Justia Communications Law Opinion Summaries

Articles Posted in Internet Law
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The case involves Scott Rosenthal, a Massachusetts resident, who filed a class action lawsuit against Bloomingdales.com, LLC, an Ohio-based company with its principal place of business in New York. Rosenthal alleged that Bloomingdales unlawfully intercepted and used information about his activity on its website. The company had commissioned third-party vendors to embed JavaScript computer code on its website, which was deployed onto Rosenthal's internet browser while he visited the site. This code intercepted, recorded, and mapped his electronic communications with the website. Rosenthal claimed that this violated the Massachusetts Wiretapping Act and the Massachusetts Invasion of Privacy Statute.The United States District Court for the District of Massachusetts dismissed Rosenthal's complaint for lack of specific personal jurisdiction over Bloomingdales. The court concluded that the defendant's conduct, which formed the basis of Rosenthal's claims, occurred outside of Massachusetts. The court also determined that Bloomingdales had not initiated contact with Massachusetts. Because the complaint failed to identify a 'demonstrable nexus' between Rosenthal's claims and Bloomingdale's contacts with Massachusetts, the court found no basis for specific jurisdiction over Bloomingdales.The United States Court of Appeals for the First Circuit affirmed the district court's dismissal. The court found that Rosenthal failed to provide "affirmative proof" that Bloomingdales purposefully deployed the JavaScript code to intentionally target users in Massachusetts. The court concluded that Rosenthal had not sufficiently established that Bloomingdales purposefully availed itself of what Massachusetts has to offer, thus failing to meet the requirements for specific jurisdiction. View "Rosenthal v. Bloomingdales.com, LLC" on Justia Law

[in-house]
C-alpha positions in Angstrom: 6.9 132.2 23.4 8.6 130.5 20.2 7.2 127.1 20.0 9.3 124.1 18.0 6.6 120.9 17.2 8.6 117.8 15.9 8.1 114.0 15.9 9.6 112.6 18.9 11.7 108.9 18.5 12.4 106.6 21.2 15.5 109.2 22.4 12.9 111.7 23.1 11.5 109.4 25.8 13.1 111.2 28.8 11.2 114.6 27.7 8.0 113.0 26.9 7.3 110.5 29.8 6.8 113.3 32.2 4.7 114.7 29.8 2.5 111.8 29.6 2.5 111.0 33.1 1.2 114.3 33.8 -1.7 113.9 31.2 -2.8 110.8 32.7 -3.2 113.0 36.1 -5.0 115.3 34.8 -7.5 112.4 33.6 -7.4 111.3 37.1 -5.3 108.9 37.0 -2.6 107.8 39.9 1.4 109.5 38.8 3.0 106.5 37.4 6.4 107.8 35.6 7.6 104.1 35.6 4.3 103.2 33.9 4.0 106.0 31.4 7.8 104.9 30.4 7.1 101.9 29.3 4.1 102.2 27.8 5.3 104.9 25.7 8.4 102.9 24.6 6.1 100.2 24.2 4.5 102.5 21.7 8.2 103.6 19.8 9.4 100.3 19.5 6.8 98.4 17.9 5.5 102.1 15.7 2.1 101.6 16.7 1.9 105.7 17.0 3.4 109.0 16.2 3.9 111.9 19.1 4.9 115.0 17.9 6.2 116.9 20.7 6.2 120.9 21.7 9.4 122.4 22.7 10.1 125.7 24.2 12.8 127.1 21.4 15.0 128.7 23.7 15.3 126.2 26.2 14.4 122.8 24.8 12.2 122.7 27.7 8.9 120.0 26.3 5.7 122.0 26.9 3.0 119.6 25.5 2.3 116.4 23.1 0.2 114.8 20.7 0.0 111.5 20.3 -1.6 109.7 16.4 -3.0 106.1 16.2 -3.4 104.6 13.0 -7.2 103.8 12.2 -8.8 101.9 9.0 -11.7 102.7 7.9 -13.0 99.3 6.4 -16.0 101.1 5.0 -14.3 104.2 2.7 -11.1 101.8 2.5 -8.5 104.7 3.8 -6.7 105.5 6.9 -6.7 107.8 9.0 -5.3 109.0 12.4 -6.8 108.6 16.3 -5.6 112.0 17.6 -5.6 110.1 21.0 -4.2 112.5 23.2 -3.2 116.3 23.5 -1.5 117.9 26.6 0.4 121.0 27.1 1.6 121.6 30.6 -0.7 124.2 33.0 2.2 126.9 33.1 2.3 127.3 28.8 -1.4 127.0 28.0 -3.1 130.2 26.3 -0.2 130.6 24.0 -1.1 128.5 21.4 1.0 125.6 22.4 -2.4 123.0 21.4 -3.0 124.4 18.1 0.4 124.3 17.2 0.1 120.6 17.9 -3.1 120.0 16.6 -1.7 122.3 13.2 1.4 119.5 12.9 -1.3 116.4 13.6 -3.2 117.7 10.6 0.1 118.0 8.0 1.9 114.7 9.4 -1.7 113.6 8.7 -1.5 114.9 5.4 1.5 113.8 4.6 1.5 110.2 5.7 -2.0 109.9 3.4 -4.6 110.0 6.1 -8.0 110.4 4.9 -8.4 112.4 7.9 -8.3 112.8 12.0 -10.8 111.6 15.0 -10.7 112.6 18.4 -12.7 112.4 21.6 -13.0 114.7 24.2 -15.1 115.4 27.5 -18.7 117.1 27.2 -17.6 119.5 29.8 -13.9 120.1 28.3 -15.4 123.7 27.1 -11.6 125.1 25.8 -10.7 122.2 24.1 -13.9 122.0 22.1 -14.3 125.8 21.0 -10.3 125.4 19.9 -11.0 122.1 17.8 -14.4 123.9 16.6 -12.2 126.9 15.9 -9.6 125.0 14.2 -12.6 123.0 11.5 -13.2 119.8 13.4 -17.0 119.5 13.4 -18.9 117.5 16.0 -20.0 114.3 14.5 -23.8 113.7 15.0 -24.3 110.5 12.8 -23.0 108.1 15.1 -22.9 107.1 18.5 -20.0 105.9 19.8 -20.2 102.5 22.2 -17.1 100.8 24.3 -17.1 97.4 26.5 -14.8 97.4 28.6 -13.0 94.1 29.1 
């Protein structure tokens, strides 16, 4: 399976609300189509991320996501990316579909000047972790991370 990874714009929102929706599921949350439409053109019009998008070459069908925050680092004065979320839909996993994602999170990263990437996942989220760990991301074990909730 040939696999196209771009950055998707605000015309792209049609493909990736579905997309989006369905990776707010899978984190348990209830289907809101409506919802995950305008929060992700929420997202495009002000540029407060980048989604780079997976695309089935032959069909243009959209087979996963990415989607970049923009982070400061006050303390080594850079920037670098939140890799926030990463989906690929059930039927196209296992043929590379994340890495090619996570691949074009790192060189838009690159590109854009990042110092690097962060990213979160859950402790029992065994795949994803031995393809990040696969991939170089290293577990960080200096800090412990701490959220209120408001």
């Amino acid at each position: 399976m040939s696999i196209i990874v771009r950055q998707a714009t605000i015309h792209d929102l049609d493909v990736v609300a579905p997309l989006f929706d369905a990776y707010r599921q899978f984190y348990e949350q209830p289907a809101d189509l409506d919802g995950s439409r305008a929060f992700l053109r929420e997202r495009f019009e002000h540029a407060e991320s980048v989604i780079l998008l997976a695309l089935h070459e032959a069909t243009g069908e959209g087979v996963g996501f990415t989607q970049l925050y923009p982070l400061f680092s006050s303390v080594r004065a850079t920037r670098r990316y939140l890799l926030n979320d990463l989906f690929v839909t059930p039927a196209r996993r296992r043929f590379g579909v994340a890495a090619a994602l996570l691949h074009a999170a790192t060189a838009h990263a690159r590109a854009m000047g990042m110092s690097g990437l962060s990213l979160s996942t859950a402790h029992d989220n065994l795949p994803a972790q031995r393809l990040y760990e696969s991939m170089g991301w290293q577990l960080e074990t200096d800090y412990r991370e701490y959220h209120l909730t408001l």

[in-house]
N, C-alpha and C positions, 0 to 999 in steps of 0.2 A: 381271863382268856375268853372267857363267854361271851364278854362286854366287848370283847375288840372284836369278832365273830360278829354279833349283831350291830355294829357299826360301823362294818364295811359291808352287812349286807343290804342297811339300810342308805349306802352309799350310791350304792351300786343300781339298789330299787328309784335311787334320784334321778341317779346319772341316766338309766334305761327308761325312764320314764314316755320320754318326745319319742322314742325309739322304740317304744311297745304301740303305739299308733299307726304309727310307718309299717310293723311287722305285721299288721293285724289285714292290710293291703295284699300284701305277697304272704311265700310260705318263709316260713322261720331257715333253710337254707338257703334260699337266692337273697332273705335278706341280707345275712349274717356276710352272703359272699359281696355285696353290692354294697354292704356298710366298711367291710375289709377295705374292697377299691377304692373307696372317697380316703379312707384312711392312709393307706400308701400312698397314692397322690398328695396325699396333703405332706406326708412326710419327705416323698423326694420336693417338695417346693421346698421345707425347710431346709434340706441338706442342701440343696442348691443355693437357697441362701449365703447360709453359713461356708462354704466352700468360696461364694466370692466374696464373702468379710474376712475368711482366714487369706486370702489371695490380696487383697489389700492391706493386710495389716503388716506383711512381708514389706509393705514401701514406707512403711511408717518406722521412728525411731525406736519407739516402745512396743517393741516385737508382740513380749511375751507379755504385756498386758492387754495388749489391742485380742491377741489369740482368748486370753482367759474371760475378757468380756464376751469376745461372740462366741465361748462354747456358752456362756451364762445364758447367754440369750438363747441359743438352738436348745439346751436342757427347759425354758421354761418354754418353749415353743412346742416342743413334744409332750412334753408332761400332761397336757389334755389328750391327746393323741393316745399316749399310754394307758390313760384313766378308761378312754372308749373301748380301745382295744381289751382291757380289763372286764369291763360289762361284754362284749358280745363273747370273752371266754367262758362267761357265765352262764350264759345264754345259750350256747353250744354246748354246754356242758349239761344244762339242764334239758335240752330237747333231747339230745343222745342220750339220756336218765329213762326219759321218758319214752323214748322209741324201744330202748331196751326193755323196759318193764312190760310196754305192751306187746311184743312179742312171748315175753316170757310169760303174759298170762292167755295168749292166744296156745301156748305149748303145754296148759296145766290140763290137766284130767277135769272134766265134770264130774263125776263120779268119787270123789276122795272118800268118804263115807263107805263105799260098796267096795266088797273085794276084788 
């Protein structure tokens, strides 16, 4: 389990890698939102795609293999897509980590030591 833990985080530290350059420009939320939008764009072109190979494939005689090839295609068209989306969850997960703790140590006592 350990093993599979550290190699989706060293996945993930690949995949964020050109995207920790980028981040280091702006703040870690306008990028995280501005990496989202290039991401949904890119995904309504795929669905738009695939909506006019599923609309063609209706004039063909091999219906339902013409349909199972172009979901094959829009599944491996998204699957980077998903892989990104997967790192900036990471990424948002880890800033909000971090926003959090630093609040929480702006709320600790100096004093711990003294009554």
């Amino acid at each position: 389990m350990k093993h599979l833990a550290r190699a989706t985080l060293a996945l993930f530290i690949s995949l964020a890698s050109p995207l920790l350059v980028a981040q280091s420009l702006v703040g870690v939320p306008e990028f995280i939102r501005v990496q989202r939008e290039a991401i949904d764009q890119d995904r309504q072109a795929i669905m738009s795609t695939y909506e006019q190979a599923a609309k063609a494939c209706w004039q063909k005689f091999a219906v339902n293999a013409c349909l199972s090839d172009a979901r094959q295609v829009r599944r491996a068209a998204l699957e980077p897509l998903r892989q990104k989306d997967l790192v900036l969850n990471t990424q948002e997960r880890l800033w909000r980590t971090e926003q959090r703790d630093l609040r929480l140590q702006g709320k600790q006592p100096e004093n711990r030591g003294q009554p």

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In 2021, Hugo Escudero was investigated as a suspected wholesale cocaine dealer based on information provided by a confidential informant. The informant claimed that Escudero and his brother were selling large amounts of cocaine and used a runner, M.G., to deliver the drugs. Law enforcement officers corroborated this information through surveillance and obtained a GPS tracking warrant for Escudero's vehicle. This led to additional search warrants for Escudero's apartment and music studio. In September 2021, officers arrested Escudero and M.G. when they arrived with a kilogram of cocaine for a controlled buy.Escudero was indicted and filed a motion to suppress the evidence obtained from the tracking and search warrants. A federal magistrate judge recommended denying Escudero's motions to suppress, and the district court adopted this recommendation. During the trial, Escudero posted a message on M.G.'s Facebook page, which the court admitted into evidence as it was "probative of the consciousness of guilt" and not unfairly prejudicial. The jury found Escudero guilty of possessing five or more kilograms of cocaine with intent to distribute, and he was sentenced to 216 months of imprisonment.On appeal, Escudero challenged the legitimacy of the tracking warrant, the admission of his Facebook message, and the sufficiency of evidence for his guilty verdict. The United States Court of Appeals for the Eighth Circuit affirmed the district court's decision. The court found that the Leon good-faith exception to the exclusionary rule applied to the tracking warrant, the district court did not abuse its discretion in admitting Escudero's Facebook message and witness list comment, and the evidence was sufficient to convict Escudero of possession. View "United States v. Escudero" on Justia Law